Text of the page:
ofc dimming zones help to make the picture look better, but to say that they are necessary to make the image look "correct" is wrong, I know multiple people who grade their HDR stuff on standard HDR displays without oled or dimming zones.
                  I've never been in the market for several thousand dollar monitors so I don't know how they'd be achieving that. Do they use some special LCD that blocks out more of the backlight than usual? Maybe they layer them and use a super bright back light? I'm looking at Eizo's Prominence HDR monitor and it's not revealing any of it's secret sauce. It can use over 400 watts so I'm assuming I'm kind of close.

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                  • #29
                    Originally posted by Quackdoc View Post

                    that's not true, HDR is not about being super dark or super dim, it's about the difference between brightnesses. HDR also allows a much more gradient brightness shift between values, It's contrast that's king, not brightness.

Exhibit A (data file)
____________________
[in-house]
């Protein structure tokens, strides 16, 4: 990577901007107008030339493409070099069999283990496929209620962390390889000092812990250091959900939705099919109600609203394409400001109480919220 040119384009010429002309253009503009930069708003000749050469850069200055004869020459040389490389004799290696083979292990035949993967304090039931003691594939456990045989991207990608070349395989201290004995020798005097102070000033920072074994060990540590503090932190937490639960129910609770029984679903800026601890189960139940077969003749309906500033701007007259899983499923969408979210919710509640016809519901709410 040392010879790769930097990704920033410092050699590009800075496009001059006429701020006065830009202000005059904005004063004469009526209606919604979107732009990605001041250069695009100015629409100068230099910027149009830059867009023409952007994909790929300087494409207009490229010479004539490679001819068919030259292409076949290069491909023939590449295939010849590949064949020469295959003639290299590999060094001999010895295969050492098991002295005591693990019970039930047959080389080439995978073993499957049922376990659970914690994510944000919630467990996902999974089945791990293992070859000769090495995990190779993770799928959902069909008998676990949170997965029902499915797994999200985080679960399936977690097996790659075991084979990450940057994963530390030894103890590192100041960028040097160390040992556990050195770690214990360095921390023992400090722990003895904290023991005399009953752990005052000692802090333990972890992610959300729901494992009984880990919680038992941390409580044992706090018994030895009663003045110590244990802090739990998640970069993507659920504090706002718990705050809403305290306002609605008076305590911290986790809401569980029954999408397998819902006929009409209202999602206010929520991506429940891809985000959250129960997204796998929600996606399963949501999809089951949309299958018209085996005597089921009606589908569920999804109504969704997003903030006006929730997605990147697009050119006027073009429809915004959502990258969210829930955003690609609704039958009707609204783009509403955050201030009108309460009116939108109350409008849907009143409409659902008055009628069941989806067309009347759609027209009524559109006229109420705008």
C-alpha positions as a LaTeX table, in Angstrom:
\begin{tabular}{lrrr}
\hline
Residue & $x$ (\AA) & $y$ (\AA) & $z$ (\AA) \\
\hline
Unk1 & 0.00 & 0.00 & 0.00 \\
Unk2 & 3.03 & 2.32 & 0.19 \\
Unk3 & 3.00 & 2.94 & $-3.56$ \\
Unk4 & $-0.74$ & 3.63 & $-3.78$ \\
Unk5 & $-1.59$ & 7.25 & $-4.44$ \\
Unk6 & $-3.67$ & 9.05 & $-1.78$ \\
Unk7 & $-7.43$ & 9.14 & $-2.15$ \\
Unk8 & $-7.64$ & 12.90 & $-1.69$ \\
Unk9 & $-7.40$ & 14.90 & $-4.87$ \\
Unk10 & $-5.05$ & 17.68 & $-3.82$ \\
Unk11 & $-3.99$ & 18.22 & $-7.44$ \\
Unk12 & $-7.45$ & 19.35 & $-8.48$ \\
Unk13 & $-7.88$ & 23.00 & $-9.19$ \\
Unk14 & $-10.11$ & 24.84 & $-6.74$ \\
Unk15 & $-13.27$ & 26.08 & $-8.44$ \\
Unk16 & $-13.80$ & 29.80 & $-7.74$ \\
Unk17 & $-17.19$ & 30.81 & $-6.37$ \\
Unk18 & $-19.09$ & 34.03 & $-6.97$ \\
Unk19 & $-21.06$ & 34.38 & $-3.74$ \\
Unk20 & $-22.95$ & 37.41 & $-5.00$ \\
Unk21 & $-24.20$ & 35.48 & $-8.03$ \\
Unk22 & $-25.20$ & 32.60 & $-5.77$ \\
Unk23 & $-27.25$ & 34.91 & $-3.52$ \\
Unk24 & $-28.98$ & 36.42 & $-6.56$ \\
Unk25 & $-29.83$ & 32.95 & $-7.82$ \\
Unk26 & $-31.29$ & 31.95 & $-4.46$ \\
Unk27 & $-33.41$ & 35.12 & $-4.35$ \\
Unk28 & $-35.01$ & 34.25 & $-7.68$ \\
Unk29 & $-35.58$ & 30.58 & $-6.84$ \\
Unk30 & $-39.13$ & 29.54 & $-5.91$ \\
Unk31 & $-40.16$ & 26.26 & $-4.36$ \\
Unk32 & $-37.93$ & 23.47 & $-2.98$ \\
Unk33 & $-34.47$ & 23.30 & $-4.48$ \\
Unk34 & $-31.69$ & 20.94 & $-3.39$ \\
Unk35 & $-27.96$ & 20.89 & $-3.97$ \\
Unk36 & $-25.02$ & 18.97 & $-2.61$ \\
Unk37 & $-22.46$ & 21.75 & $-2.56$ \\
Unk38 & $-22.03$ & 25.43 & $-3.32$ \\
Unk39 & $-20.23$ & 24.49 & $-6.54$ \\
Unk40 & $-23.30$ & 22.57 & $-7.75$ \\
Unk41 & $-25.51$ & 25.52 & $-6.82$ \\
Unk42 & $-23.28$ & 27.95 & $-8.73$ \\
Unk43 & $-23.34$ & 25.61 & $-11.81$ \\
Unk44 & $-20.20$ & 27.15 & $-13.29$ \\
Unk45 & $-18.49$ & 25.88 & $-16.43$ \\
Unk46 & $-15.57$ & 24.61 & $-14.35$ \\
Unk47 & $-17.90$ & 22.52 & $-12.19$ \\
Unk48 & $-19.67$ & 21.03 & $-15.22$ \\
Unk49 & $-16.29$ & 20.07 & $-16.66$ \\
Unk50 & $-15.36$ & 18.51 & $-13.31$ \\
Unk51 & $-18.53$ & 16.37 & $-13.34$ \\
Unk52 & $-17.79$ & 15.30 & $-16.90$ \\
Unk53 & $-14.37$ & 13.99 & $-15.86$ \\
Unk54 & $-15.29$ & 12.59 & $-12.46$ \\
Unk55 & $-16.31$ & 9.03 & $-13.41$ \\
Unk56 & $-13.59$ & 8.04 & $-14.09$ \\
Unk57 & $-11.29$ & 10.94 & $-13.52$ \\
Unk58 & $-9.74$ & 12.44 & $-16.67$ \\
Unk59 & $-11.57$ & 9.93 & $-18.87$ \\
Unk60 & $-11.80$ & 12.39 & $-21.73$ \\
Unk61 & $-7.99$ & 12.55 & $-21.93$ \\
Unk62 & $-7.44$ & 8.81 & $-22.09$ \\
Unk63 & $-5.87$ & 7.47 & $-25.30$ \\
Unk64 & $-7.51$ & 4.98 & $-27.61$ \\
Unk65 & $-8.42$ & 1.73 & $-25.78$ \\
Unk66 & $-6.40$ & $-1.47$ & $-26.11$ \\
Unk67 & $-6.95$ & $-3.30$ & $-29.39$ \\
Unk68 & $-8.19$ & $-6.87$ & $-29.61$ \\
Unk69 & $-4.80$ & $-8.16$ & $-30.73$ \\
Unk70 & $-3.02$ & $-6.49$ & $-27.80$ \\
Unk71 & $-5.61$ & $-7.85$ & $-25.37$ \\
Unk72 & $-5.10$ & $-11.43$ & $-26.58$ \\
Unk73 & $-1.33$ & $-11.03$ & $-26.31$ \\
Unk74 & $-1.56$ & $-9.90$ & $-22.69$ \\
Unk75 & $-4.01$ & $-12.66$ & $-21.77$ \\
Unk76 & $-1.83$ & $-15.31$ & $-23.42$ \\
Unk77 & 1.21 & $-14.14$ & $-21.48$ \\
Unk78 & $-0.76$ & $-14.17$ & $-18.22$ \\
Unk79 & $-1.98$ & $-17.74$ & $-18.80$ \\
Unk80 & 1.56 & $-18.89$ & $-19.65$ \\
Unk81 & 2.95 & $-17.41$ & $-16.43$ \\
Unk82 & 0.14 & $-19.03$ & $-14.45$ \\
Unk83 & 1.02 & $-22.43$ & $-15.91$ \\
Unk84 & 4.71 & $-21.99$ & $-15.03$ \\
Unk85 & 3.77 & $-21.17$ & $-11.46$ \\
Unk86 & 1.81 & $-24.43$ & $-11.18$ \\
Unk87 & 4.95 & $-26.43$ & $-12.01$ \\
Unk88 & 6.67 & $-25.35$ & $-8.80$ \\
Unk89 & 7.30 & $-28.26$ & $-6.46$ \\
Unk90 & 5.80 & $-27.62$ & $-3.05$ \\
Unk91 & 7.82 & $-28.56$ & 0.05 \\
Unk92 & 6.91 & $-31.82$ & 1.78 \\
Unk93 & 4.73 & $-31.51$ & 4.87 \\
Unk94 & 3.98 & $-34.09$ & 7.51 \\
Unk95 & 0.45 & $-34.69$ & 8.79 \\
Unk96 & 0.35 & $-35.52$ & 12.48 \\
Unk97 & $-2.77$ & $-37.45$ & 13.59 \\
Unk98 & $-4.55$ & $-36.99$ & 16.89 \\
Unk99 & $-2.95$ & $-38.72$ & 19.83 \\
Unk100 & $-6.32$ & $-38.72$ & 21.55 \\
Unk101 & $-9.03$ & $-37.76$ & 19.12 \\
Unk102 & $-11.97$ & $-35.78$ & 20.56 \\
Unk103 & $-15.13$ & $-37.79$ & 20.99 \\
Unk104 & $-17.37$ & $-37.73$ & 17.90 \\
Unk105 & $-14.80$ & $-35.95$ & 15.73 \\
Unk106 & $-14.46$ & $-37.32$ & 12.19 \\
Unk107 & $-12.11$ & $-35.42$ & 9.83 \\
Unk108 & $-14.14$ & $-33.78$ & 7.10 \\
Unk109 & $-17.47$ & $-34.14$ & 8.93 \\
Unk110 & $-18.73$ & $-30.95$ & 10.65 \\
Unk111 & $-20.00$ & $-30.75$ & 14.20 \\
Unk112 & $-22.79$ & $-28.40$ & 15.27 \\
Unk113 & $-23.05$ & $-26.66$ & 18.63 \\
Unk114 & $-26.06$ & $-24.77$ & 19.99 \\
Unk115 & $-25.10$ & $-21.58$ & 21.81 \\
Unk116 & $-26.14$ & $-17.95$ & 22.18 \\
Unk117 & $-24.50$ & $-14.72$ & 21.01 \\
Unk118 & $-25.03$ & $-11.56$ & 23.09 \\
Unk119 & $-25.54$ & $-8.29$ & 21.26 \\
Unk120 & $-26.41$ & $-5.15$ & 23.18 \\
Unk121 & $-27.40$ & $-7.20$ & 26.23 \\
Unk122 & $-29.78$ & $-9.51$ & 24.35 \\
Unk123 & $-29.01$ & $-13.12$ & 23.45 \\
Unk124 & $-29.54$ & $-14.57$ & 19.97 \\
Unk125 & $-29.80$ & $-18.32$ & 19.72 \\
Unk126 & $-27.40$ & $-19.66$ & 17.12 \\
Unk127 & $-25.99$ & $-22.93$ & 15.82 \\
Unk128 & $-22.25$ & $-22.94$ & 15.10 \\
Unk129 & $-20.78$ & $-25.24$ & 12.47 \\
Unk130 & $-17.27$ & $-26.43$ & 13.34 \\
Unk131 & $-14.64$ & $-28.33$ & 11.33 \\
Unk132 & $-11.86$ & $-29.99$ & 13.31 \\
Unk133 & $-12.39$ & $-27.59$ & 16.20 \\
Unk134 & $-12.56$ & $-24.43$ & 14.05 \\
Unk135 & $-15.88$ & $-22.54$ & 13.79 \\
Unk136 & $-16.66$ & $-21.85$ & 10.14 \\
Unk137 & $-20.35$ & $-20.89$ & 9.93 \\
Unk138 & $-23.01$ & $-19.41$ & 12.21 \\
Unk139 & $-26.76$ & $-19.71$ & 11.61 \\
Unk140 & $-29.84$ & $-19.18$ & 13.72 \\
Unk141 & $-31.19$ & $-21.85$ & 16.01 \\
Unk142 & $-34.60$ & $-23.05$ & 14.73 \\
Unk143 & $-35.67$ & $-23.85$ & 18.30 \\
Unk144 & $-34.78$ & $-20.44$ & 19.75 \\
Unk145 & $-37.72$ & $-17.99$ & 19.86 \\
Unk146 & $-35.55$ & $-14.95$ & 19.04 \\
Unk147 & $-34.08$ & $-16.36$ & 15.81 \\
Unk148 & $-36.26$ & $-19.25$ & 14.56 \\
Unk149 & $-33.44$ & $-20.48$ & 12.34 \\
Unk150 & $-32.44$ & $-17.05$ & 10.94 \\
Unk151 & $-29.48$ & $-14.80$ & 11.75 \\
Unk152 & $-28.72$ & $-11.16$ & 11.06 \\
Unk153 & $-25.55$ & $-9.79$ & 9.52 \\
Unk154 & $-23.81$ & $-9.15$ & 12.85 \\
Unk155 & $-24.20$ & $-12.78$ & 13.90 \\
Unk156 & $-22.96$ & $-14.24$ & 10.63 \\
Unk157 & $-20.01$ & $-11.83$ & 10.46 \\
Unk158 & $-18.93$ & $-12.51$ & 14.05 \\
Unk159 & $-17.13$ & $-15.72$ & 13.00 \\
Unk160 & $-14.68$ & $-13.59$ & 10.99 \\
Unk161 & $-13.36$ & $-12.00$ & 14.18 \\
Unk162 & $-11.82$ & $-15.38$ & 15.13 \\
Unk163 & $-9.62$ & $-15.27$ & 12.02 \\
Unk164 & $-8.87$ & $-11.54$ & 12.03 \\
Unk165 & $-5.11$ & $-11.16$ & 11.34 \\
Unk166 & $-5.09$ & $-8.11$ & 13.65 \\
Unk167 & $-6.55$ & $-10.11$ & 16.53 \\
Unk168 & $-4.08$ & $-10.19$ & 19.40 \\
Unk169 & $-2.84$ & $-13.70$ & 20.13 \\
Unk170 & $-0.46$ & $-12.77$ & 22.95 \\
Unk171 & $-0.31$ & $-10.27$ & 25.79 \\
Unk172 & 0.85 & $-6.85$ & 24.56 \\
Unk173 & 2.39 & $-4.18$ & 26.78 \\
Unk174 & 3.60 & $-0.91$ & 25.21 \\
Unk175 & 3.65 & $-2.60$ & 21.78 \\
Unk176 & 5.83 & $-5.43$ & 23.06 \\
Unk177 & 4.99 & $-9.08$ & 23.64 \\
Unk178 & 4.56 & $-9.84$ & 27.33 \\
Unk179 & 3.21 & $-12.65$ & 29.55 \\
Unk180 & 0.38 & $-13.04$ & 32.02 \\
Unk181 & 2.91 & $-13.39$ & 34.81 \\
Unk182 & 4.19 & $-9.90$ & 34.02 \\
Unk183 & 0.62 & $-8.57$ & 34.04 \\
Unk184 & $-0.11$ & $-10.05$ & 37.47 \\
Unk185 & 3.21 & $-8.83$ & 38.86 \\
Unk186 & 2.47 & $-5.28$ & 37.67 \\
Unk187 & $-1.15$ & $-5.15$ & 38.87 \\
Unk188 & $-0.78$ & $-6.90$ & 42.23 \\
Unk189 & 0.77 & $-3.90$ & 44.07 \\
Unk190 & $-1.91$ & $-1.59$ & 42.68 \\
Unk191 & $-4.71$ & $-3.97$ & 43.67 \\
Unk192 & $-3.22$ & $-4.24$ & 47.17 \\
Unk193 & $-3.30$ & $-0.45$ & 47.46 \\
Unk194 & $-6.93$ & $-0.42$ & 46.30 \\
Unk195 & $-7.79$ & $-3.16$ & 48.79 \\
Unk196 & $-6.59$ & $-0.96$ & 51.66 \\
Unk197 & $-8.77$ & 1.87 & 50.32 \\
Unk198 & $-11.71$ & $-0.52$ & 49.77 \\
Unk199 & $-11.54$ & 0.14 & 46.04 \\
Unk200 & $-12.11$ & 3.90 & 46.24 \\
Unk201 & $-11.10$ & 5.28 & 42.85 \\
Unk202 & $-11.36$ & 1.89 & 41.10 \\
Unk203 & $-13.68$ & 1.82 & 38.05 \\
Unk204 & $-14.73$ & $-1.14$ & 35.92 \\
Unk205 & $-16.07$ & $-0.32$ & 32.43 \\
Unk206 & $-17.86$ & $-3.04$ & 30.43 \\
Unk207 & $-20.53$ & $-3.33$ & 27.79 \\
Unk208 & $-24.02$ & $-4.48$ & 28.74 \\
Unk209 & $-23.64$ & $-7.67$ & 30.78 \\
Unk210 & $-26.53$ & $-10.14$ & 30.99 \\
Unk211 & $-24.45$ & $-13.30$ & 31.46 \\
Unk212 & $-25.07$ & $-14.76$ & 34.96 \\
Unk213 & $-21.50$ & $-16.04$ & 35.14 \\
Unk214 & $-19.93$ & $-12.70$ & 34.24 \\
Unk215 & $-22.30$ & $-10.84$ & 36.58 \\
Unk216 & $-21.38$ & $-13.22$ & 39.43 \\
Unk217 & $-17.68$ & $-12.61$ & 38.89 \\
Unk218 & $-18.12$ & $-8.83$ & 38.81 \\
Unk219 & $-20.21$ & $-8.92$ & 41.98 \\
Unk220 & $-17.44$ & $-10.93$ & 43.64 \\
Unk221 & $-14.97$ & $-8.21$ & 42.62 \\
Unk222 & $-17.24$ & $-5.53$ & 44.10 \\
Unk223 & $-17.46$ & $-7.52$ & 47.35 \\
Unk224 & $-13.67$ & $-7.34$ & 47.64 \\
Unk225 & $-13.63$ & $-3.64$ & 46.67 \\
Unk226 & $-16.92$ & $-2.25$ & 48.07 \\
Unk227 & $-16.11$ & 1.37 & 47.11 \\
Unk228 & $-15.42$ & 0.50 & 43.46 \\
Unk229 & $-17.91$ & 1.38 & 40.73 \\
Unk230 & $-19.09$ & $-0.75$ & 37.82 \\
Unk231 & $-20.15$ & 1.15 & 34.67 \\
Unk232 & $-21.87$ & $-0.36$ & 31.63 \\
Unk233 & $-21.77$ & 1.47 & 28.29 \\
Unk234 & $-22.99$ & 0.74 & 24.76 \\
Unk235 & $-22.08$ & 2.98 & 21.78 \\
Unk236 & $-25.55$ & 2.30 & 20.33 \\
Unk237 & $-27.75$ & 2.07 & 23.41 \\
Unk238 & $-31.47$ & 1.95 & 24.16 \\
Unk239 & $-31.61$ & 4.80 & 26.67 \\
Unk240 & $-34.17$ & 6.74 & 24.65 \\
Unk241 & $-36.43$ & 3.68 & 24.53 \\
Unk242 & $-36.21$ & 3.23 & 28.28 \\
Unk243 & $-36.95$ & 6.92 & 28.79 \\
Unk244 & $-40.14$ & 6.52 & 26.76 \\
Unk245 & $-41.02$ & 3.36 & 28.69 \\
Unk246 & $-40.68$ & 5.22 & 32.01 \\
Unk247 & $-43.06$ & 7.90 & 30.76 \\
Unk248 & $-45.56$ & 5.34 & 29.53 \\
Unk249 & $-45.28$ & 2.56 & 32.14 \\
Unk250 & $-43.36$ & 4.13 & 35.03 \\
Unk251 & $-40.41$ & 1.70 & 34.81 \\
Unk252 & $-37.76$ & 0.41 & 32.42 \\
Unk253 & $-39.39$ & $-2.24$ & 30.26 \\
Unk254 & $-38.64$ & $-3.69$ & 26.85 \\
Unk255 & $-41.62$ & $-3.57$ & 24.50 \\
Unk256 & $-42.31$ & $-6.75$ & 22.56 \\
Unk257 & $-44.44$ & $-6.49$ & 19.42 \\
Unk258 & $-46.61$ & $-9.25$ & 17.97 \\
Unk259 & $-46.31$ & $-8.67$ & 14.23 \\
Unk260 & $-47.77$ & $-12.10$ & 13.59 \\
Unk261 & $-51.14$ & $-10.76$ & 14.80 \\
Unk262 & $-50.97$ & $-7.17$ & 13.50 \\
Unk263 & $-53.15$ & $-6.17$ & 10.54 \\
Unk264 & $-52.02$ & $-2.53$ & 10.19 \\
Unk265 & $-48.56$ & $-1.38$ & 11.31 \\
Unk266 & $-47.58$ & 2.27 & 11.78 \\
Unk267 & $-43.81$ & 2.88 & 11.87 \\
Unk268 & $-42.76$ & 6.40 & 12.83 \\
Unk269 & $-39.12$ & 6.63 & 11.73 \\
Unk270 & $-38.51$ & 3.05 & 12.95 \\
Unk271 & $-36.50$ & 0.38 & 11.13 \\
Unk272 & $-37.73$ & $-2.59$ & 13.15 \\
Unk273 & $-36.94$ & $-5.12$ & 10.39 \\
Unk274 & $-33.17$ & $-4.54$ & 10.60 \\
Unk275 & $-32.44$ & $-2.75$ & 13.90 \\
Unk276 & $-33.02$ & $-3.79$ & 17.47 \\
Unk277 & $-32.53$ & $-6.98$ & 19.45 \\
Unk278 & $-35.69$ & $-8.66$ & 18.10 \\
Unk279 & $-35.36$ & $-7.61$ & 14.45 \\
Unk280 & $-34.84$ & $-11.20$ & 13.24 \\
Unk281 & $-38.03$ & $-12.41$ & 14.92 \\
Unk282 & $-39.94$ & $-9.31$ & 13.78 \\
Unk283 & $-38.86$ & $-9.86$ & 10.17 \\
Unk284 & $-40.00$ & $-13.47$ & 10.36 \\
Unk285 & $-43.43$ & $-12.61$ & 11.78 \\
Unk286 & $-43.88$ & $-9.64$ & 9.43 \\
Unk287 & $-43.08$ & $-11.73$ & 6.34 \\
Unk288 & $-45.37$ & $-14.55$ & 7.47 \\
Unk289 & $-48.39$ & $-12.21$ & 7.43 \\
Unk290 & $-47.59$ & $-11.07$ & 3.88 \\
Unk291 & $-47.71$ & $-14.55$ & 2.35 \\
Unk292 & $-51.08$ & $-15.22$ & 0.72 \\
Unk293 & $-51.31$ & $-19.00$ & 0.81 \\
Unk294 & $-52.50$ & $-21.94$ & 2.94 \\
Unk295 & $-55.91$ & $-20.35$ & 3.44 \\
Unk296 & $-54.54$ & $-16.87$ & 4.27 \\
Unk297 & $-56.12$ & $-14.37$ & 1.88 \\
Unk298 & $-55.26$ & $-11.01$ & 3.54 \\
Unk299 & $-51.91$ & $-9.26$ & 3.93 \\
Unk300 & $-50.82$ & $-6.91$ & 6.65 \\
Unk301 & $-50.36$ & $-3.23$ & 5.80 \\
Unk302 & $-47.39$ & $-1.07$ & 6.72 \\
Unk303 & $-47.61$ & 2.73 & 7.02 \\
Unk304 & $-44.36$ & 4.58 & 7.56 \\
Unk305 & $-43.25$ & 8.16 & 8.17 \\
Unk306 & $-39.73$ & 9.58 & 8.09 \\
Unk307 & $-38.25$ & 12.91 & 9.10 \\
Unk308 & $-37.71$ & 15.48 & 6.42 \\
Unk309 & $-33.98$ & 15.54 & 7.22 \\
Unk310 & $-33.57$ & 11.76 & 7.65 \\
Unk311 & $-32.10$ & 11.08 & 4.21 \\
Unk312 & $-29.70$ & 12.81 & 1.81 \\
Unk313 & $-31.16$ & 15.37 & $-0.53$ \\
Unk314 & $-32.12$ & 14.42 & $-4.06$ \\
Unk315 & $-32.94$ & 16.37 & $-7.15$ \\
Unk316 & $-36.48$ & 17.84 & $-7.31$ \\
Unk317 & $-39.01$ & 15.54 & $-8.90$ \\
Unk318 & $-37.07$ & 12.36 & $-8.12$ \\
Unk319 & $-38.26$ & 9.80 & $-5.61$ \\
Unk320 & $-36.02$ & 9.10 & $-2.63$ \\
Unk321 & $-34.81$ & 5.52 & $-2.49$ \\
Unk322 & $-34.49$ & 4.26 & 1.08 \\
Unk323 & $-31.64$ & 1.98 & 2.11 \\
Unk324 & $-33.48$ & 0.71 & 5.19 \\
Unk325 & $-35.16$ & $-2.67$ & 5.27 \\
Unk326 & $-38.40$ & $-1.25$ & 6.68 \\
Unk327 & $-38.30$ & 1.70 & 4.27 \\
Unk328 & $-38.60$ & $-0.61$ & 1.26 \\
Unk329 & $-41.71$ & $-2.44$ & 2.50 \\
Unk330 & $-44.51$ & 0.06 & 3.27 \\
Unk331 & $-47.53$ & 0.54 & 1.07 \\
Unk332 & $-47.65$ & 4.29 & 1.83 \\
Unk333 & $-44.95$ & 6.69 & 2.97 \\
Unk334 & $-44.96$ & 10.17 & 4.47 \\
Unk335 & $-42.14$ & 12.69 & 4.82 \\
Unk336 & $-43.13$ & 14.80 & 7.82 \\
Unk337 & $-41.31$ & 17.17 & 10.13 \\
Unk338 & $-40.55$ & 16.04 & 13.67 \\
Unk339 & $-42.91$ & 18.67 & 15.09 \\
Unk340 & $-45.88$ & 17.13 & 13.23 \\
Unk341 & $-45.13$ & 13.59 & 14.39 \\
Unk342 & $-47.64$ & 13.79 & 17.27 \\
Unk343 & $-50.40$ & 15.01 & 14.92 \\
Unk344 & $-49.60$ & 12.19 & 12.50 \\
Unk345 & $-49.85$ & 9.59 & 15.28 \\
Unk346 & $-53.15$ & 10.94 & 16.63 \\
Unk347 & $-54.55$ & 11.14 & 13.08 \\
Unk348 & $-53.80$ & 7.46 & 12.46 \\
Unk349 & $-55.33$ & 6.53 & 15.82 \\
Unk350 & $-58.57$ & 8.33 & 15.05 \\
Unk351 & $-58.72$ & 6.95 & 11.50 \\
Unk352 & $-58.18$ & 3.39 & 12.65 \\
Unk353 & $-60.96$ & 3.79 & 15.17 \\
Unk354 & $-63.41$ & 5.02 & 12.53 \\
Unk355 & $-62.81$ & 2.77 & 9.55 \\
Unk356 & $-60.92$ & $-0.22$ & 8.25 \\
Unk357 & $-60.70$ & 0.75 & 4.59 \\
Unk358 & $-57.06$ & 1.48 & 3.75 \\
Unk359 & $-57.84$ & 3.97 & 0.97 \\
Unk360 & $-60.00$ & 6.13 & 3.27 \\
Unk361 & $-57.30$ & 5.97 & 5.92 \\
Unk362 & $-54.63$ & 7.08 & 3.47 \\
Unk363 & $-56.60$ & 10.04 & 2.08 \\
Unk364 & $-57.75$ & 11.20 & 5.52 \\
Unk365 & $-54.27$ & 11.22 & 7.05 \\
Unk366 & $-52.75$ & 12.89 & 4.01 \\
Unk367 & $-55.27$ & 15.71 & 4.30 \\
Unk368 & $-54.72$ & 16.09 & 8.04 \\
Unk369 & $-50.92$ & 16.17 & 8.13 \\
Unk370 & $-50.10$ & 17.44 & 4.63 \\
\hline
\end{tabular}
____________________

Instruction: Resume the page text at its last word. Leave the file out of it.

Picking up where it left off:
I know what HDR is about. I was pointing out that if the monitor doesn't have good dimming capabilities, it's impossible to render a SDR window right next to a HDR one. The monitor will just brighten up more than it should.

                    And yes, HDR is also about brightness. Technically it's about the difference between the darkest and brightest shades that it can handle. But since there is a limit to what dark shades the human eye can distinguish, the way to handle more f-stops is to power the black point intensity while pushing the white point higher up.

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                    • #30
                      Originally posted by Myownfriend View Post

                      Oh of course lol I have a monitor that supports "HDR" and it looks like shit so it's always off. The living room TV is an OLED that supports HDR and it doesn't cause anything to look bad but it's definitely not great at it either.

                      I'm more so interested in the overall color management for color grading software and stuff.
                      I was looking up to maybe getting an HDR monitor this year but you really killed the expectation lol, I'm into movies so maybe I'll like it.